I’ve had the chance during the last few weeks as the quarter winds down to think about my own philosophy behind teaching. This stems out of both my work as a writing tutor in the College’s Writing Center and as a lab aide for Logo programming with the Designing Languages and Algebra to Algorithms programs this quarter.
I’ve always had a deep appreciation for teaching, which has deepened since I started working in tutoring positions, and deepened even more as a lab aide. As a lab aide, the strategies are basically exactly the same as they are when tutoring — lead the student to the answer for whatever question they’re asking. However, the process requires more breaks from that strategy: if a student doesn’t understand something, lab aides are expected to clue them in a bit with a nudge in the right direction, which usually means giving them some portion of the answer.
I’ve found that, as a lab aide, it’s very easy to understand what the lab is asking for, and it’s also easy to know the answer to the lab (so long as you’ve done the appropriate preparation beforehand), but it’s very hard to convey what the lab is about, much less convey the answers, to students. Thus, I’ve really been struggling this quarter with coming up with good ways to explain and relate concepts back to work that they’ve already done.
I found this especially true while in the lab last Thursday. The lab itself had to do with fractals — specifically, the Koch Snowflake (also known as the Koch Curve). The process of creating the fractal is very easy — using a standard triangle, “kink out” each side in order to create a level two Snowflake. Then, to create a level three Snowflake, use all the sides in a level two snowflake and “kink” those out. The Wikipedia entry has a graphic that shows the progression quite nicely. This is basically just the same idea applied over and over. It can be applied recursively (though that’s not really a great solution), but it’s actually better to implement it recursively for levels three and up. For levels two and one, it’s better to have a separate procedure to draw them, since the logic is so different.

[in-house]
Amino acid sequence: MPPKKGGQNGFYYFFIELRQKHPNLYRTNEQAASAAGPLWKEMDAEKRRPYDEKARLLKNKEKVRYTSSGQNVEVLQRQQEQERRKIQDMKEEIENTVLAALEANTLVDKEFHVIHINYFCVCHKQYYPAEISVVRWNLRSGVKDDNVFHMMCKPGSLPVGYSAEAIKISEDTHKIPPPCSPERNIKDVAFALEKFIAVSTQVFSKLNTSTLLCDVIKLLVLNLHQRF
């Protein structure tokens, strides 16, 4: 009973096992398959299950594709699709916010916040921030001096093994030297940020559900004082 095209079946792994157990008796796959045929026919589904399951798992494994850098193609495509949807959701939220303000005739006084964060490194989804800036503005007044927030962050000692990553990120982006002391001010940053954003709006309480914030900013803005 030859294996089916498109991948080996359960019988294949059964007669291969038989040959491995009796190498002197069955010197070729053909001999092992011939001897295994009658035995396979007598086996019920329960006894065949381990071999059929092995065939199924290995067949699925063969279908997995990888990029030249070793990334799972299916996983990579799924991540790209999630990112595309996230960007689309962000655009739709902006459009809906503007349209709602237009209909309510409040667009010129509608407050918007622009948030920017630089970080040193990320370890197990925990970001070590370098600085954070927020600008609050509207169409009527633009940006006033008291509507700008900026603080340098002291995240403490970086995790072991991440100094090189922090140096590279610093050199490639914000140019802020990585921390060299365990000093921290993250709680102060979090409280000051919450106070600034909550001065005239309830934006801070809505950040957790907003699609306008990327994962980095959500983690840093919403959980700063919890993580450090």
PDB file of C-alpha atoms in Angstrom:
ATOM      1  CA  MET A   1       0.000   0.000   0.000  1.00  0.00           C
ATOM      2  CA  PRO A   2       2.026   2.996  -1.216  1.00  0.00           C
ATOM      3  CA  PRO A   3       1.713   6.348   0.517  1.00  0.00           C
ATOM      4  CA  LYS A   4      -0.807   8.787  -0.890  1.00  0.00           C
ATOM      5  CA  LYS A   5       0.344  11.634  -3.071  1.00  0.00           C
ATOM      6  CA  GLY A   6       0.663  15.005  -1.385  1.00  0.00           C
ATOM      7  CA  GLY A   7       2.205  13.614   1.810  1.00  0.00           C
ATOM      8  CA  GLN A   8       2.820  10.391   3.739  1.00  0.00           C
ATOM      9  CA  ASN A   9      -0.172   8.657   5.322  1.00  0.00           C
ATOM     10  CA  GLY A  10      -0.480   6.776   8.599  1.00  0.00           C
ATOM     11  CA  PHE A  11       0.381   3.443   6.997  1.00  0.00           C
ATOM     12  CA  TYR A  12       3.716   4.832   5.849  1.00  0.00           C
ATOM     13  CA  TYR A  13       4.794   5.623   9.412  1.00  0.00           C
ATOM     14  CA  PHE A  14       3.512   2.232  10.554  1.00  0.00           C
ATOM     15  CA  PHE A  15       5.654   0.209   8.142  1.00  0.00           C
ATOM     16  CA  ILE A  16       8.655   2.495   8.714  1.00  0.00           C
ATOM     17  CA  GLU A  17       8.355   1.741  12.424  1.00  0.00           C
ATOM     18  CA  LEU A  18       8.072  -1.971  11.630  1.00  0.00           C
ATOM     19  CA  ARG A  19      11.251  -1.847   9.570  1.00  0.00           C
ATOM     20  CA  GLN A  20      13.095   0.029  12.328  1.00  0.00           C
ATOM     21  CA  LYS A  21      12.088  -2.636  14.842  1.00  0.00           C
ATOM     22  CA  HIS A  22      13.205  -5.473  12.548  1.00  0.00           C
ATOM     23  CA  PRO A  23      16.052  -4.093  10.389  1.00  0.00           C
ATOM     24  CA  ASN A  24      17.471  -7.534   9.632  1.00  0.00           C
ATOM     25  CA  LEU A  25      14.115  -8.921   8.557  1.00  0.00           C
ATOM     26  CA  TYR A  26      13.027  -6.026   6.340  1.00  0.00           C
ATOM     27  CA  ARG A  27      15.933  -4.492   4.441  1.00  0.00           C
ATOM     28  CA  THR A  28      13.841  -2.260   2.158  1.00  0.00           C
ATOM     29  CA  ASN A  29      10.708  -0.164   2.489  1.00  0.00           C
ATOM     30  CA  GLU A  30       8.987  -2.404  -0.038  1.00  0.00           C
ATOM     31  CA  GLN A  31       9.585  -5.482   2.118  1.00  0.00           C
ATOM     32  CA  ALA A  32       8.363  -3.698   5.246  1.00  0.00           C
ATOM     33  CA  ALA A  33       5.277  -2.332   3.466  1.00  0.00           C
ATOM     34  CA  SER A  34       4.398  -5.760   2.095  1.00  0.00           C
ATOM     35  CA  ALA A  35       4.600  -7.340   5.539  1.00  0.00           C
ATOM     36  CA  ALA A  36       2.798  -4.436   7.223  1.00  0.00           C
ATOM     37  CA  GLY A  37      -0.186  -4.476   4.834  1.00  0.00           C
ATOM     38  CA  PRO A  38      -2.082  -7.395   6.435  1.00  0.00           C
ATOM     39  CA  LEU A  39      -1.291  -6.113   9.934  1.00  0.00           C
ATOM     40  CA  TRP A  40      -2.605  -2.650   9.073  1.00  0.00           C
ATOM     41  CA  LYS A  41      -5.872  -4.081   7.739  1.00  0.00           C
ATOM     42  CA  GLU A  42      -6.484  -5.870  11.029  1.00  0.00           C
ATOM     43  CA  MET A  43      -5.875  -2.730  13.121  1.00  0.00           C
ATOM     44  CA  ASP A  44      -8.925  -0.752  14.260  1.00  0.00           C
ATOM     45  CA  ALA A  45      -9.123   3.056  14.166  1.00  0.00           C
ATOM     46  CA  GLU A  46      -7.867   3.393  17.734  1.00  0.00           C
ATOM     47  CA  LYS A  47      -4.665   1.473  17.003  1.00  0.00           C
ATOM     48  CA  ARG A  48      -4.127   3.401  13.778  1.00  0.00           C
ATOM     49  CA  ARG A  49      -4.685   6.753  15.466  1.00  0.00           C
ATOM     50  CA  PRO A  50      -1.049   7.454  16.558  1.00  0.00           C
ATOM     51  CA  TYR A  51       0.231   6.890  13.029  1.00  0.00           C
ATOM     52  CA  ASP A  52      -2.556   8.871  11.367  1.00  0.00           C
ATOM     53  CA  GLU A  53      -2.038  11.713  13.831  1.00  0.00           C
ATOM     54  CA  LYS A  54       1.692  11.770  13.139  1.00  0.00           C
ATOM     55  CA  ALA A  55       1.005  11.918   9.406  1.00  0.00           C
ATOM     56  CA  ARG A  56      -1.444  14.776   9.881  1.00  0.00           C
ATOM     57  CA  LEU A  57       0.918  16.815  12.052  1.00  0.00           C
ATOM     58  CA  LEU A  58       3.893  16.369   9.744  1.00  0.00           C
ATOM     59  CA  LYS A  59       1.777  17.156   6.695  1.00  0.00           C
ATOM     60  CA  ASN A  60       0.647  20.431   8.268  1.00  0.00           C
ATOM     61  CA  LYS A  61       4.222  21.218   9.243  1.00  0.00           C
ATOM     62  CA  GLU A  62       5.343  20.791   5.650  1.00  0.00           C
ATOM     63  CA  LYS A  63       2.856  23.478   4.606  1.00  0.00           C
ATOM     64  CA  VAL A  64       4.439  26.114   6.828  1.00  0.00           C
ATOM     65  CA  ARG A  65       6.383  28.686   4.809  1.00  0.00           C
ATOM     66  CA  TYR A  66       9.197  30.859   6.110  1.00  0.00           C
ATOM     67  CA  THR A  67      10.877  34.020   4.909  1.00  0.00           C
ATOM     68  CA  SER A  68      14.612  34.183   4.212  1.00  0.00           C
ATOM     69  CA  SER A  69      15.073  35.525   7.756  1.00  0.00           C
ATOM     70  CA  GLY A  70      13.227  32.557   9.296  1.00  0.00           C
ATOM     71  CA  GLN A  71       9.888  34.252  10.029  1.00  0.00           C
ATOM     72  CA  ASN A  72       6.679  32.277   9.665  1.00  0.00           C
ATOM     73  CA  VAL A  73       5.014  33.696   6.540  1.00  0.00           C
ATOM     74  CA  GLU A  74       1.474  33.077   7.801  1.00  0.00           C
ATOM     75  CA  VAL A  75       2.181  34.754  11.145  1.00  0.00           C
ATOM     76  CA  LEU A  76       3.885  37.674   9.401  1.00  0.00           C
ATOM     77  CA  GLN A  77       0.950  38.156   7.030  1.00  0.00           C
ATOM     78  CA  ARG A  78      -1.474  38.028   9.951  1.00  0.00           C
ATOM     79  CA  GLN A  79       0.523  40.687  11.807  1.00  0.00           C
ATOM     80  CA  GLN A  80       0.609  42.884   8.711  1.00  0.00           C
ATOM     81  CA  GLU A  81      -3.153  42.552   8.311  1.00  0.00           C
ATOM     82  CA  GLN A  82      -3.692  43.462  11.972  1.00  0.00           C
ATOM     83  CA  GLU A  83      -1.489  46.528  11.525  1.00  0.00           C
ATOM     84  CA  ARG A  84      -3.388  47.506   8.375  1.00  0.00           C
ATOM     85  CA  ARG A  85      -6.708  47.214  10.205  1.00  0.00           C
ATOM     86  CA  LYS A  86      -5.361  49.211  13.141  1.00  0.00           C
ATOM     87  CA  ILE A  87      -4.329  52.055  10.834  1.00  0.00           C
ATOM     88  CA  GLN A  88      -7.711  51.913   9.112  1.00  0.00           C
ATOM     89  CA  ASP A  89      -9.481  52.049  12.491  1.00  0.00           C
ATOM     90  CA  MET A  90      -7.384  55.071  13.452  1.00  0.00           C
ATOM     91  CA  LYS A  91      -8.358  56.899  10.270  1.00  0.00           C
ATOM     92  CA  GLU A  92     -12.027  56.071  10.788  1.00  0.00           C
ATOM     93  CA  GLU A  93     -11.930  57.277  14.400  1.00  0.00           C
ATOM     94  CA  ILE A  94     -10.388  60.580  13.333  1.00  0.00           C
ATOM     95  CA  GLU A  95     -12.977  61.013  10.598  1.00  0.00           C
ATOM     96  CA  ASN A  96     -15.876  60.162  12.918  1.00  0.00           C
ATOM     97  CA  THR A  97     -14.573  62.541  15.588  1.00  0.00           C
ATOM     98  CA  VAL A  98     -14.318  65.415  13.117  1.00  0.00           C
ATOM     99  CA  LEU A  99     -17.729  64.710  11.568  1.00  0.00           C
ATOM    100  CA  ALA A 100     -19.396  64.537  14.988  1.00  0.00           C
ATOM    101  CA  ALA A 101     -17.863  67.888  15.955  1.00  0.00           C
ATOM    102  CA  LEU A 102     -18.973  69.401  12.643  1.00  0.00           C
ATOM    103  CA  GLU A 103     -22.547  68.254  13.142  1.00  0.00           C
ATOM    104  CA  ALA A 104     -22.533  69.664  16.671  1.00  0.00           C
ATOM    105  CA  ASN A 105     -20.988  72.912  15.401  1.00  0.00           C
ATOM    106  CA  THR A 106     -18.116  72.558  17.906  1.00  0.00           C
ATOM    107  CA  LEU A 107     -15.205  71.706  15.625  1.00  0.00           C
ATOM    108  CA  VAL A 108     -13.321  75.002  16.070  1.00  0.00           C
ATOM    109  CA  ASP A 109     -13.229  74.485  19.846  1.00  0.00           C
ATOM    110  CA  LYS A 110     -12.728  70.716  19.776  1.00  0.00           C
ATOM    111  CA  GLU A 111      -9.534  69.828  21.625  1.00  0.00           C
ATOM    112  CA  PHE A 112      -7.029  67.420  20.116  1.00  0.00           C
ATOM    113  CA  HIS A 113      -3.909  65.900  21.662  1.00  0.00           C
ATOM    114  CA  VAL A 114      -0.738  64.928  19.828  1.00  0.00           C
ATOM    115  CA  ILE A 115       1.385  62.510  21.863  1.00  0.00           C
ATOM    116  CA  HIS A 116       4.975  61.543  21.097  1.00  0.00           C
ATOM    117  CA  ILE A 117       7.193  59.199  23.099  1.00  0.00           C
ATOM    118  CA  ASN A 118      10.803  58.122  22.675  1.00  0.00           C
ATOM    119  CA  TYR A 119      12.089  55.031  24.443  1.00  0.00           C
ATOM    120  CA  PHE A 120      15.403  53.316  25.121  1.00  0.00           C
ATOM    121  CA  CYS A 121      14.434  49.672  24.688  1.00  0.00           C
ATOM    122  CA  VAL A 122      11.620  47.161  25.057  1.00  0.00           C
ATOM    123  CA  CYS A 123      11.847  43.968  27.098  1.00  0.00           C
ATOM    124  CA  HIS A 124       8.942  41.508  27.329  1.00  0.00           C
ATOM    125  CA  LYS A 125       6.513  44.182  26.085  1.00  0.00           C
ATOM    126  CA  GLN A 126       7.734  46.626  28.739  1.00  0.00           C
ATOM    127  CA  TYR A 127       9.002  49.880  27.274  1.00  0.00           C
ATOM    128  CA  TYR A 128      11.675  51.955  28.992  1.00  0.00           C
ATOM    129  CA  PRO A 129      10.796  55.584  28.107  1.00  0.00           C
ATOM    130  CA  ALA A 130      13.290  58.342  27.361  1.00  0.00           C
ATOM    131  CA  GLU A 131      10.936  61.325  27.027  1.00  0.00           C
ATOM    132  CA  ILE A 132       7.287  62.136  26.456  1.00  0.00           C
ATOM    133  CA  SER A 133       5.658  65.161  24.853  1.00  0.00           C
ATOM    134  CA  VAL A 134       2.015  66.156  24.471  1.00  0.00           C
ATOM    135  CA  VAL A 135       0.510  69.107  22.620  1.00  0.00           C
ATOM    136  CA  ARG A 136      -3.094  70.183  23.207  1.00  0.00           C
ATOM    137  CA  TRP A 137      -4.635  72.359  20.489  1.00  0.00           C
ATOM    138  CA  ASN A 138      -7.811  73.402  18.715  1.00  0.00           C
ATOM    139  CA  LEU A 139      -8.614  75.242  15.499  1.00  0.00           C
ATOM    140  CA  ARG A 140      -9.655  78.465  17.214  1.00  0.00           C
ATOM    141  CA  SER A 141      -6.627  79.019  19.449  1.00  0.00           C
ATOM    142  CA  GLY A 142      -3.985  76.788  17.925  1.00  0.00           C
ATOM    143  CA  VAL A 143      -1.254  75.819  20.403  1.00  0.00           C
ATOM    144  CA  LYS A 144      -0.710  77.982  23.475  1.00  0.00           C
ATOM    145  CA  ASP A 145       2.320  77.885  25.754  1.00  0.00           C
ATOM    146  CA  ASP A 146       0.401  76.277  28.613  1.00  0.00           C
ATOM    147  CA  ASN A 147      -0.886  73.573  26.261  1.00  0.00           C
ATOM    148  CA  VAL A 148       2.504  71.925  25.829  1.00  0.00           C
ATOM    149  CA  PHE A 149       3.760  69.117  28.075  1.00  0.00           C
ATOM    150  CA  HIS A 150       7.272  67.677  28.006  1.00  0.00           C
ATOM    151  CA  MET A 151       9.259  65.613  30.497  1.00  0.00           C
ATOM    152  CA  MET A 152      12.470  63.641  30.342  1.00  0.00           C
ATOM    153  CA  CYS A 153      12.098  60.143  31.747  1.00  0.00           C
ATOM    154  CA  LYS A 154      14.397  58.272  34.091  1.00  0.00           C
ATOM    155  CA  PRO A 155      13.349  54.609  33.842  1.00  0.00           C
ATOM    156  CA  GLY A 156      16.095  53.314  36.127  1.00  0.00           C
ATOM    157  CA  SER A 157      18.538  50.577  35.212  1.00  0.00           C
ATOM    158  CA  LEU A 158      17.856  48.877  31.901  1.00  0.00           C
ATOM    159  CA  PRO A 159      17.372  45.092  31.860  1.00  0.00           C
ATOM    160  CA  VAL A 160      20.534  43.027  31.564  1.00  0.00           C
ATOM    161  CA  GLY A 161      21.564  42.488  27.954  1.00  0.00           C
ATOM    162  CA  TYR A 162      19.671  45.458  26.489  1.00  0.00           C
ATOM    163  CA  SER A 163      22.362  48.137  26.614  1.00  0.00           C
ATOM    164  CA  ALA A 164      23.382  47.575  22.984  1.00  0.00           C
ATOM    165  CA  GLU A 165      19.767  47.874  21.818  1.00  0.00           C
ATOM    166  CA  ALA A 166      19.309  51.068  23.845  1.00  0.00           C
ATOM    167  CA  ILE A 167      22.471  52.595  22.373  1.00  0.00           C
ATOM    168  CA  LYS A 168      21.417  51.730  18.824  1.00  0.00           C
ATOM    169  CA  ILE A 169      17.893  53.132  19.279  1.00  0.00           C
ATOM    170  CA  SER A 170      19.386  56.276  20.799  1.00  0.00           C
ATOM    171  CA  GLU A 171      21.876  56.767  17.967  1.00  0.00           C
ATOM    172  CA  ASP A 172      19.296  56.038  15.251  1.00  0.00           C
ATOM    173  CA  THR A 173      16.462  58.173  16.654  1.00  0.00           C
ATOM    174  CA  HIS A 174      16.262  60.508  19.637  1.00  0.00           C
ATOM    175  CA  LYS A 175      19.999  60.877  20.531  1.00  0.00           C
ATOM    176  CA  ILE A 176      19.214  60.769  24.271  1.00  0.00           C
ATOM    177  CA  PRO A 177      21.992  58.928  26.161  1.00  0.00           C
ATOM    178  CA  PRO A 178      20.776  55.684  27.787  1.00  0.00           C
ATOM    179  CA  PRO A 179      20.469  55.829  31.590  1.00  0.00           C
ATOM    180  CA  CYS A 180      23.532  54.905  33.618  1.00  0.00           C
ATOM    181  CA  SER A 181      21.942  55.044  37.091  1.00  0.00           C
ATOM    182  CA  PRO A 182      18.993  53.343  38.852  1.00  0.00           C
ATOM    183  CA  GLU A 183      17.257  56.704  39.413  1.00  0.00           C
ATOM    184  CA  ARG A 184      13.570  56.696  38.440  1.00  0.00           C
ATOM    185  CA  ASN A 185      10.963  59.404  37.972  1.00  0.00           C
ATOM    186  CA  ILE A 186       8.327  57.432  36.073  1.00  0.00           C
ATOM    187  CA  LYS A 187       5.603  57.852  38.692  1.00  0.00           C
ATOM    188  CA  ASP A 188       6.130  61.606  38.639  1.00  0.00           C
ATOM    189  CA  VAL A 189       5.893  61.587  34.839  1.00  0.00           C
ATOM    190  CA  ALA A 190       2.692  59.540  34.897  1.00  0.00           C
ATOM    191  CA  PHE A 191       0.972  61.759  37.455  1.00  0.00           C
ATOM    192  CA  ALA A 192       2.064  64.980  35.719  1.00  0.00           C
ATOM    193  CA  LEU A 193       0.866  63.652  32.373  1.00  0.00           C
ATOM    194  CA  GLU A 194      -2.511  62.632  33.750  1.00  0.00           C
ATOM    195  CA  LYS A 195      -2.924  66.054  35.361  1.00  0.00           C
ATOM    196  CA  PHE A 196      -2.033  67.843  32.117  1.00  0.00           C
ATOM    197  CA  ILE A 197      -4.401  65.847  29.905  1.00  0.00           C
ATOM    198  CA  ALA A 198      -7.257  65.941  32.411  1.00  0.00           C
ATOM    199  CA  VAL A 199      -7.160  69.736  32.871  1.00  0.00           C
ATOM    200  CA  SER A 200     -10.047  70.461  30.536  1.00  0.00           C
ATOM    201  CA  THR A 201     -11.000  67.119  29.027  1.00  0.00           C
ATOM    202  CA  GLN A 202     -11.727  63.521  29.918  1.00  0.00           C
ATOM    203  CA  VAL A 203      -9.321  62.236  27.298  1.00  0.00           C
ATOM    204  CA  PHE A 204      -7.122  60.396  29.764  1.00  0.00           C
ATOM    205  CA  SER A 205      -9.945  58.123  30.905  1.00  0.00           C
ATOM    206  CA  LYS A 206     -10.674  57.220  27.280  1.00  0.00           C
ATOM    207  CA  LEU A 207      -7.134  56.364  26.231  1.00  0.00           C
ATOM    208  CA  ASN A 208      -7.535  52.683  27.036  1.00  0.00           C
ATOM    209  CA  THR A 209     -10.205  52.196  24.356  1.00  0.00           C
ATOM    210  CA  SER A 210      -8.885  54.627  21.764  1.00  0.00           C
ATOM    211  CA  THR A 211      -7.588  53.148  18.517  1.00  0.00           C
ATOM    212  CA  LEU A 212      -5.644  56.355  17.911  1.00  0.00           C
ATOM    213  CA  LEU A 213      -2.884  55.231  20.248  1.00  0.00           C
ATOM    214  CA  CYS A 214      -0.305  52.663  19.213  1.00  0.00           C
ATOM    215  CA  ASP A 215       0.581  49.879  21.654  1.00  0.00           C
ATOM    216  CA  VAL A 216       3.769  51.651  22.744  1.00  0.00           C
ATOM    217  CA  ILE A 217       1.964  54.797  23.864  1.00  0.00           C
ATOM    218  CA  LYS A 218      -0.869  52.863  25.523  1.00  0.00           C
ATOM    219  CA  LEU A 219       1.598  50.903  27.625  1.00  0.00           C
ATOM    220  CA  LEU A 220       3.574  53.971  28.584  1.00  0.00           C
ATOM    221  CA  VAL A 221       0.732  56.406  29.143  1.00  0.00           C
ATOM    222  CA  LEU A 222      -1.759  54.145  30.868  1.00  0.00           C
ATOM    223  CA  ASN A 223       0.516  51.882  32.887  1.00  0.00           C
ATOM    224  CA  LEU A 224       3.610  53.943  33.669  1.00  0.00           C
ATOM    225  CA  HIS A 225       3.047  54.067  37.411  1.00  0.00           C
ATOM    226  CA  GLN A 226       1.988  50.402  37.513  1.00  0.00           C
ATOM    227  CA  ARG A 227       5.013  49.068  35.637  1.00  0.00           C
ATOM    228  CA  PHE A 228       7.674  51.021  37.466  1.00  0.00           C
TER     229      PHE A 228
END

Relatively straightforward, but very hard to explain when you’re not supposed to give students the answers.
While the strategies are really quite similar, the result is quite different — as a writing tutor, the final result of any session with me isn’t necessarily an answer, unless the student brings in a very specific question. Most often, in addition to an answer, students get an idea of what needs to be done next in order to allow their writing to grow. Not so as a lab aide — the process stops once the student gets the answer. They can certainly move on to other projects, and we, as aides, will help them find the answer for that project, but there is no sense of programming as a process. Which is ironic — programming is a process, but that process isn’t as obvious as it is in writing.
My philosophy as a tutor has always been that writing, as a process, needs to be nurtured and recognized. Academic writing may be perceived as boring, but it sets students up with an important life skill if taken advantage of properly: the art of written communication. My job as a writing tutor is to help inspire and install that art, and to help students realize that the process is ongoing. You can’t stop after a single draft (though there are exceptions to this); one has to keep going. With programming, the process very definitely stops — once the program’s written and it runs, at least in an academic environment, you’re done with it and probably won’t touch it again.
It’s true that that’s not true in the software world at large, but for the purposes of my lab aide work, it’s good enough.